2018 is the year of Picasso’s renaissance. In May, he graced the cover of National Geographic, and in March, the Tate Modern launched “The EY Exhibition: Picasso 1932 – Love, Fame, Tragedy,” the first-ever Picasso exhibit at the London museum. It’s no wonder that Montreal’s Museum of Fine Arts decided to have their own Picasso show, From Africa to the Americas: Picasso Face-to-Face, Past and Present. The exhibition juxtaposed Picasso’s works with sources from which he drew inspiration, namely the work of African artists. Identified only by their region, Dogon Artist, Dan Artist, and other African artists make up the majority of the exhibit space. The focus, however, is always on Picasso.
It seemed as though the MMFA was trying to take advantage of Picasso’s name in hopes of attracting more visitors; however, even with the assemblage of Picasso’s works, there were barely enough of his paintings present to merit his name being in the exhibition title. Along with the Picassos, the MMFA sprinkled in work by contemporary black artists, moving up pieces like “I Learned the Hard Way” (2010) by Mickalene Thomas and “Simeon the God Receiver” (2015) by Kehinde Wiley from the basement’s International Contemporary Art Pavilion to join Picasso upstairs. In February, the Smithsonian’s National Portrait Gallery unveiled Wiley’s presidential portrait of Barack Obama.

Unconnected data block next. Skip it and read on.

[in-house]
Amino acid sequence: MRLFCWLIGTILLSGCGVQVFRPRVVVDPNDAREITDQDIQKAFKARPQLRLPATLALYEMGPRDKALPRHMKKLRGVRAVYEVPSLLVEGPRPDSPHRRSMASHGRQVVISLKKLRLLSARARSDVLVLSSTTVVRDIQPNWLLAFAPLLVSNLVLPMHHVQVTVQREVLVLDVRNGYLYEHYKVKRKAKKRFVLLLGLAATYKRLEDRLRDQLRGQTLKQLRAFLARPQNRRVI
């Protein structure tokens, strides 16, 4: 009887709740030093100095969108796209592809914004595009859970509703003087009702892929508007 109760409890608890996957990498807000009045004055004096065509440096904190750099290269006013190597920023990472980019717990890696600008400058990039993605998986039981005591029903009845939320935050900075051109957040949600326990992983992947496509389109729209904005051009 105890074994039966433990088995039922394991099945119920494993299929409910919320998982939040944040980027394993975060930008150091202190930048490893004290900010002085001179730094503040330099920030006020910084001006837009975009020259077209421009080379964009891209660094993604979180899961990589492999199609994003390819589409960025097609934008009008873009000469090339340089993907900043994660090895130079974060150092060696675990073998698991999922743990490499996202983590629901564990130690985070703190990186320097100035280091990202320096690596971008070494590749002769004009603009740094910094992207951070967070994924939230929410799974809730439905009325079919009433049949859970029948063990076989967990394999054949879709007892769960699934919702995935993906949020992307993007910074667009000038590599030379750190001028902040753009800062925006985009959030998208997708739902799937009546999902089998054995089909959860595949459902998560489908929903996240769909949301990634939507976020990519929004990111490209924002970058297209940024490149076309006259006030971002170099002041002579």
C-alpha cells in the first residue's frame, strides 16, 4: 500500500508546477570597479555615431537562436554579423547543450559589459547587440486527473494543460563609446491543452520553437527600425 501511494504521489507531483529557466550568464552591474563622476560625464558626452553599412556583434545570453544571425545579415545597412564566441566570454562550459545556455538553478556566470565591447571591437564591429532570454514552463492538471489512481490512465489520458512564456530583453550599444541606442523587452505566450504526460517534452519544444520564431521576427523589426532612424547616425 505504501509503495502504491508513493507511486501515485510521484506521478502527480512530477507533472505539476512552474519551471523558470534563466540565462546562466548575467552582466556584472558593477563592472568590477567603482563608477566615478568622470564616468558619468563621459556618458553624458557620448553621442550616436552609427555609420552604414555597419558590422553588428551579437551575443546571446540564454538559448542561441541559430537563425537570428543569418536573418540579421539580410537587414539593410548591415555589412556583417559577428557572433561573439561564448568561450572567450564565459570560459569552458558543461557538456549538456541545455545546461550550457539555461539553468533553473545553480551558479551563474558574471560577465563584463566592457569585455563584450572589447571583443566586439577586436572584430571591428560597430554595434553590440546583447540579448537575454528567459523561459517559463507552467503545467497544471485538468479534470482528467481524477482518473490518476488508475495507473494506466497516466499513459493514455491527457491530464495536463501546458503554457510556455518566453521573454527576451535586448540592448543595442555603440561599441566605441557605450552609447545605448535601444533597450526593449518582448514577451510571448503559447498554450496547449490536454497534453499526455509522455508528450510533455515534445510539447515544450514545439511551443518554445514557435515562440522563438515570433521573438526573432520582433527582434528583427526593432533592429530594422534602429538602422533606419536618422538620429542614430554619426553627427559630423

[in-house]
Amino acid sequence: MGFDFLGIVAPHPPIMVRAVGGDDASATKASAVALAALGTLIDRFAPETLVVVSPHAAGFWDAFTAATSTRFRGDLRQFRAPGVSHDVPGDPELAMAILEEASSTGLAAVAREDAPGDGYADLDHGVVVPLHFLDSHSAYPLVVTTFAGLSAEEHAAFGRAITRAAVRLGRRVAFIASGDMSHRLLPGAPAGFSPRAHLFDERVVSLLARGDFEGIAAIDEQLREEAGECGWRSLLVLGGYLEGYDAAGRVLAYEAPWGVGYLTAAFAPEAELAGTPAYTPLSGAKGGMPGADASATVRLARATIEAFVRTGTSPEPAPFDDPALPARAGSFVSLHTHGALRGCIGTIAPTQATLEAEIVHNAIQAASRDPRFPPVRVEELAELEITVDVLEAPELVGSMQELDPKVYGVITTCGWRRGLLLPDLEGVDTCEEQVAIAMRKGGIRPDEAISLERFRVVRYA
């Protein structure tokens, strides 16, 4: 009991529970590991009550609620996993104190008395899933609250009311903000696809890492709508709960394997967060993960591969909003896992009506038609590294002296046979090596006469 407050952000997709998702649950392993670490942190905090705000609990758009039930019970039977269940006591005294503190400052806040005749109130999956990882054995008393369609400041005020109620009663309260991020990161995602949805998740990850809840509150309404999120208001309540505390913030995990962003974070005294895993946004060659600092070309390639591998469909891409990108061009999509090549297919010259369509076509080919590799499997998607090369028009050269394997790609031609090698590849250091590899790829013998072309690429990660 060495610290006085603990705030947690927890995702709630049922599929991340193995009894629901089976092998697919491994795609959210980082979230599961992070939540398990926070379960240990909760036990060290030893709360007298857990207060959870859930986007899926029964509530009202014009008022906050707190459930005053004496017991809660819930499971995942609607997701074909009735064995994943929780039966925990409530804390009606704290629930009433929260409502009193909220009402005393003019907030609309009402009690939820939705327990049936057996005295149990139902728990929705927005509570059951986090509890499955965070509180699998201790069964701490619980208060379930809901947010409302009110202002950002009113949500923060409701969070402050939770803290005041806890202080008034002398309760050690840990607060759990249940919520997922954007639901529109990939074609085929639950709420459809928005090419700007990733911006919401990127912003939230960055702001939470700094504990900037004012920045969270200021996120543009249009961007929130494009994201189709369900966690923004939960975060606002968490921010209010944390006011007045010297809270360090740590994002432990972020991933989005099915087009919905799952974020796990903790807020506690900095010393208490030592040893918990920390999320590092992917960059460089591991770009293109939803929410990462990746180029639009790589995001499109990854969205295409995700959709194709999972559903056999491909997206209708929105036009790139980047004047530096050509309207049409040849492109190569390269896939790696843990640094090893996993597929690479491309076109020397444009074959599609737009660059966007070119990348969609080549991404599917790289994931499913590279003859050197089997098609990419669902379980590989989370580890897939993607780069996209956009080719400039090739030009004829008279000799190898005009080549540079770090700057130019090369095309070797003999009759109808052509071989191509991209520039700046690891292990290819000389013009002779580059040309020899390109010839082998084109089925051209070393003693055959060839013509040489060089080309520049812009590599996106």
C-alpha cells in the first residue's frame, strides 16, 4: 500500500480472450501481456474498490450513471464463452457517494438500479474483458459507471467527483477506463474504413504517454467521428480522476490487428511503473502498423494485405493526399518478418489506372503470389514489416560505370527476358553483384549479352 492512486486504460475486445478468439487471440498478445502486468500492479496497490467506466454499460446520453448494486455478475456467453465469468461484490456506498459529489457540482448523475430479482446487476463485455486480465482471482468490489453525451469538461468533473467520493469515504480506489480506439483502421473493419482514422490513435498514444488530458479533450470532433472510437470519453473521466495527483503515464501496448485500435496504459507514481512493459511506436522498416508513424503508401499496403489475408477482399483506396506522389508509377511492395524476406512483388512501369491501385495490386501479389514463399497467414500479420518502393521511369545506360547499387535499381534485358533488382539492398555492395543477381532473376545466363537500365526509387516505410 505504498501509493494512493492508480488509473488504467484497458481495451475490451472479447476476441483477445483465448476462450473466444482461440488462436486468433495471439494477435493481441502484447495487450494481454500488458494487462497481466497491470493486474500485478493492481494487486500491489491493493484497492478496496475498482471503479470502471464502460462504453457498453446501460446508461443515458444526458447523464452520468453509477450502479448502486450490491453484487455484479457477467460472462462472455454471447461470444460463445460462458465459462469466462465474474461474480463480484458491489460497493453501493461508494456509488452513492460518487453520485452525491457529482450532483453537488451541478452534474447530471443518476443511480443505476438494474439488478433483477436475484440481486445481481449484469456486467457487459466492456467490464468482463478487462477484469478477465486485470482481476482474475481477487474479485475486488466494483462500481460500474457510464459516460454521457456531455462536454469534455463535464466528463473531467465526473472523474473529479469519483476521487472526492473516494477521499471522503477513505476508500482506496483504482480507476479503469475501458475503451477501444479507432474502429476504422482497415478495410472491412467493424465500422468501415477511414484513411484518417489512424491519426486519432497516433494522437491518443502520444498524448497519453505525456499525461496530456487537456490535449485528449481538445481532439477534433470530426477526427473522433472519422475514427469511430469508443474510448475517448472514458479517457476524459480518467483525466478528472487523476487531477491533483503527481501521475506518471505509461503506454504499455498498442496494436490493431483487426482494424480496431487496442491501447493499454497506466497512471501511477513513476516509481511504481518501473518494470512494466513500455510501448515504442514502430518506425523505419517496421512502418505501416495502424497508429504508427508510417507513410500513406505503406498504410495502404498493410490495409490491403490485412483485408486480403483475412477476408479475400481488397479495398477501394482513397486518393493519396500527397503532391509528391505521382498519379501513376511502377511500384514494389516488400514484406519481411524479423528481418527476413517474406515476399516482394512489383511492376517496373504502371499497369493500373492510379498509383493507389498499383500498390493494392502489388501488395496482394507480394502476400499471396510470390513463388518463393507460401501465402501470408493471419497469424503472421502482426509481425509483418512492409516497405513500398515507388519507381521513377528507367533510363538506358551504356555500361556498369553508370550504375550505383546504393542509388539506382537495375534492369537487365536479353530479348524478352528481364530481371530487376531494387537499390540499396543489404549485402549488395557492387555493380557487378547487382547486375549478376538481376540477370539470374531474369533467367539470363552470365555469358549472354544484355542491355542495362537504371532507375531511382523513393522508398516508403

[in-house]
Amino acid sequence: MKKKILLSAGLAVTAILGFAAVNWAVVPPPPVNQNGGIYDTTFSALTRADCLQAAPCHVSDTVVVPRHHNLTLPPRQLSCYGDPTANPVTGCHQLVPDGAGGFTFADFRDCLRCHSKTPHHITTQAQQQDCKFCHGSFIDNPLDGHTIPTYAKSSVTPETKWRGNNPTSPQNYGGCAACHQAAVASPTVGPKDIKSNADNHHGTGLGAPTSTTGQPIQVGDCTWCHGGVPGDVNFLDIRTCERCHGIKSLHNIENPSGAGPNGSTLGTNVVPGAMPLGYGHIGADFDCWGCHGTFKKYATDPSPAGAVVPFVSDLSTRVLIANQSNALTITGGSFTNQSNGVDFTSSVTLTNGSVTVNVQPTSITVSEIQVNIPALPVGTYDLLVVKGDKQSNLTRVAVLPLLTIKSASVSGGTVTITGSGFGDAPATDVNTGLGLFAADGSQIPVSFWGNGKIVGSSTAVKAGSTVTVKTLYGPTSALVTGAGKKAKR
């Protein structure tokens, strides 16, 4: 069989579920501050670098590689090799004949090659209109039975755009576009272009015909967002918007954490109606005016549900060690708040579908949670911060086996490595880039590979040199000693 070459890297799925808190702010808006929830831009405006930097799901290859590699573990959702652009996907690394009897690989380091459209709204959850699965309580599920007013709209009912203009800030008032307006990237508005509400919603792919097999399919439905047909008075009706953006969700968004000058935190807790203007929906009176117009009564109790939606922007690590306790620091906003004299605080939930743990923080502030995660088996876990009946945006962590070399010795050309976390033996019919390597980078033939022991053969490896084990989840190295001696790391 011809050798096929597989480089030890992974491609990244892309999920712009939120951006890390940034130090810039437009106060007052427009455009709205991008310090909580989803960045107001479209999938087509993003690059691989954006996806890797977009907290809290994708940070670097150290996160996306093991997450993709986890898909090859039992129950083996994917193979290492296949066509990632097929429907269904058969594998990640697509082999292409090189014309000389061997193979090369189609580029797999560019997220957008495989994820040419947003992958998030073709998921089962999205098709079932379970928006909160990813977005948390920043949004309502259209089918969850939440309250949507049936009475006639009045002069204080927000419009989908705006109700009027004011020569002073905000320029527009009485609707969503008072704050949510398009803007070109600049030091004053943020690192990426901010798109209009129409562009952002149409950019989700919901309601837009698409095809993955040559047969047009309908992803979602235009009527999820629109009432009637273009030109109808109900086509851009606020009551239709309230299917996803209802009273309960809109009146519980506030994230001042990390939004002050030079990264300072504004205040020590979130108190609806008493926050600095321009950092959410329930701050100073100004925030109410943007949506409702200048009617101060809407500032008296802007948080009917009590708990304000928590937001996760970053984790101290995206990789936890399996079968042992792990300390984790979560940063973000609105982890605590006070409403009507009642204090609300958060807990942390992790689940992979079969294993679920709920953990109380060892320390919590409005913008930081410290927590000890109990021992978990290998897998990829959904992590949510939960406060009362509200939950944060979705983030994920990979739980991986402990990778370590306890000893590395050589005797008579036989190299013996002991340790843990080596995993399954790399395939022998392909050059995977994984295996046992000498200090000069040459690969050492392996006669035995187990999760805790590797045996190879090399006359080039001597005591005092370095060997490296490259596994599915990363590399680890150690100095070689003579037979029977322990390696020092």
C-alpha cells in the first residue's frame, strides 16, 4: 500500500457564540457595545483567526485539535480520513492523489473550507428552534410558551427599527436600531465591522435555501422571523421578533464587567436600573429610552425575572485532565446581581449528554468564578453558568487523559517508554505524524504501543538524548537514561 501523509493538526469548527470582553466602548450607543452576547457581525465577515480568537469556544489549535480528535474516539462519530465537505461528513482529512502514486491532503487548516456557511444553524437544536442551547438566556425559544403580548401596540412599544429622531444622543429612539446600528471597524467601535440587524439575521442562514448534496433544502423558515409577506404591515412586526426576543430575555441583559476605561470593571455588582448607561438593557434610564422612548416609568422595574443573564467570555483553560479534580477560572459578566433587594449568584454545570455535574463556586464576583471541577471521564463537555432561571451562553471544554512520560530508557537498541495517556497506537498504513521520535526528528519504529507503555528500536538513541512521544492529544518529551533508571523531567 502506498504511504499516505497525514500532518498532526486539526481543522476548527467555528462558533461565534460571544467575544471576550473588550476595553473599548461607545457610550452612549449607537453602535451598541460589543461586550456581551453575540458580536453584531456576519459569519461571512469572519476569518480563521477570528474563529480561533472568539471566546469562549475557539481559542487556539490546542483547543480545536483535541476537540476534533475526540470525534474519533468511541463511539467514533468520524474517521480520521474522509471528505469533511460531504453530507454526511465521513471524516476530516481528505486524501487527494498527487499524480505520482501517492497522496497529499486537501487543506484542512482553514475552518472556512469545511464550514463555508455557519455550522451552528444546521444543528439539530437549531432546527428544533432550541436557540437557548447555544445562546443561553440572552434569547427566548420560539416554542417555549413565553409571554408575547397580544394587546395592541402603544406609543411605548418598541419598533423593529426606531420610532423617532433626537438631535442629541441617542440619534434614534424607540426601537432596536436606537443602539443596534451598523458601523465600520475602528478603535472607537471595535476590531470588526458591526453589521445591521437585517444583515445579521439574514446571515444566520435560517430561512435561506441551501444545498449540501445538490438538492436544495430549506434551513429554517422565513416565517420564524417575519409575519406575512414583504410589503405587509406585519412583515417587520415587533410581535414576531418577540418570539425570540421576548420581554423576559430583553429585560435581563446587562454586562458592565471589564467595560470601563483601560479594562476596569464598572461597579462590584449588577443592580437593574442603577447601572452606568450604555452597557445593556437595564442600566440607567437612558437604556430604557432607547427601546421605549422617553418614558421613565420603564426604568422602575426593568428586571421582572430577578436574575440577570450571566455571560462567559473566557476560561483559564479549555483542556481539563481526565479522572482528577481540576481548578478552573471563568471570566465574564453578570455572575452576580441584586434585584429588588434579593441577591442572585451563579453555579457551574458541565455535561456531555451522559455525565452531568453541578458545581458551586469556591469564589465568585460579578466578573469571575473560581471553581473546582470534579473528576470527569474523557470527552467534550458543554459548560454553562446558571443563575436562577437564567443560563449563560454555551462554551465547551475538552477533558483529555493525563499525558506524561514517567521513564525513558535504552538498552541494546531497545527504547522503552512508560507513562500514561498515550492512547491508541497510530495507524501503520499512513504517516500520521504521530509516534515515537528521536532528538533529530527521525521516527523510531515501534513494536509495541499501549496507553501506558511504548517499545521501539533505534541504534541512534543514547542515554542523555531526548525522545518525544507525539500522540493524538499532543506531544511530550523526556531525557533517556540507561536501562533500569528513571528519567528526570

From Africa to the Americas: Picasso Face-to-Face, Past and Present felt unfocused and mismatched. Though the MMFA attempted to bring attention to the African art which inspired Western European artists, who ended up appropriating parts of its styles and techniques, the bankability of Picasso’s name obscured their message. The museum did a disservice to the contemporary black artists featured in the exhibit, further marginalizing their work. Maybe, this is a first step to a slow reconciliation and the dismantling of the Western art canon. Still, it would have been more beneficial had the museum removed Picasso’s name and focused instead on African art, black contemporary artists, and the ways their techniques influenced artists such as Picasso and Gauguin.
From Africa to the Americas: Picasso Face-to-Face, Past and Present runs until Sept. 16 at the Montreal Museum of Fine Arts(1380 Sherbrooke Ouest). Student admission is $12 and $10 on Wednesday evenings.